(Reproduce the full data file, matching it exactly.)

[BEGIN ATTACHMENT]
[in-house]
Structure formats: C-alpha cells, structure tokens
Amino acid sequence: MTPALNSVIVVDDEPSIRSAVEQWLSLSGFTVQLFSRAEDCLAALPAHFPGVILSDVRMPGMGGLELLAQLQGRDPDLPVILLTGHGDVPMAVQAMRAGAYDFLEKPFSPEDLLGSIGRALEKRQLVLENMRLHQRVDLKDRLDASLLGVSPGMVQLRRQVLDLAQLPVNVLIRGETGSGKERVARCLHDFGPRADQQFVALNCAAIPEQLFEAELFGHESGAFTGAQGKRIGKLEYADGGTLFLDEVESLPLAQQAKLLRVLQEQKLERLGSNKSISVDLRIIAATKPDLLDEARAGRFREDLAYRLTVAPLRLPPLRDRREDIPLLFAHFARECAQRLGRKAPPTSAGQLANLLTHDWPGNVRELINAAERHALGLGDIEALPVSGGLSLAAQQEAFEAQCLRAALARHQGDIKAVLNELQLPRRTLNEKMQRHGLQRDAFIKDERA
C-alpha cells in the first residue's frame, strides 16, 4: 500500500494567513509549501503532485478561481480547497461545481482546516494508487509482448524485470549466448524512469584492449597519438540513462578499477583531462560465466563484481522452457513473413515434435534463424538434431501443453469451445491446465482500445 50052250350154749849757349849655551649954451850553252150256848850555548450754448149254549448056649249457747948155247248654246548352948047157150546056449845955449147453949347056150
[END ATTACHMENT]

[in-house]
Structure formats: C-alpha cells, structure tokens
Amino acid sequence: MTPALNSVIVVDDEPSIRSAVEQWLSLSGFTVQLFSRAEDCLAALPAHFPGVILSDVRMPGMGGLELLAQLQGRDPDLPVILLTGHGDVPMAVQAMRAGAYDFLEKPFSPEDLLGSIGRALEKRQLVLENMRLHQRVDLKDRLDASLLGVSPGMVQLRRQVLDLAQLPVNVLIRGETGSGKERVARCLHDFGPRADQQFVALNCAAIPEQLFEAELFGHESGAFTGAQGKRIGKLEYADGGTLFLDEVESLPLAQQAKLLRVLQEQKLERLGSNKSISVDLRIIAATKPDLLDEARAGRFREDLAYRLTVAPLRLPPLRDRREDIPLLFAHFARECAQRLGRKAPPTSAGQLANLLTHDWPGNVRELINAAERHALGLGDIEALPVSGGLSLAAQQEAFEAQCLRAALARHQGDIKAVLNELQLPRRTLNEKMQRHGLQRDAFIKDERA
C-alpha cells in the first residue's frame, strides 16, 4: 500500500494567513509549501503532485478561481480547497461545481482546516494508487509482448524485470549466448524512469584492449597519438540513462578499477583531462560465466563484481522452457513473413515434435534463424538434431501443453469451445491446465482500445 50052250350154749849757349849655551649954451850553252150256848850555548450754448149254549448056649249457747948155247248654246548352948047157150546056449845955449147453949347056150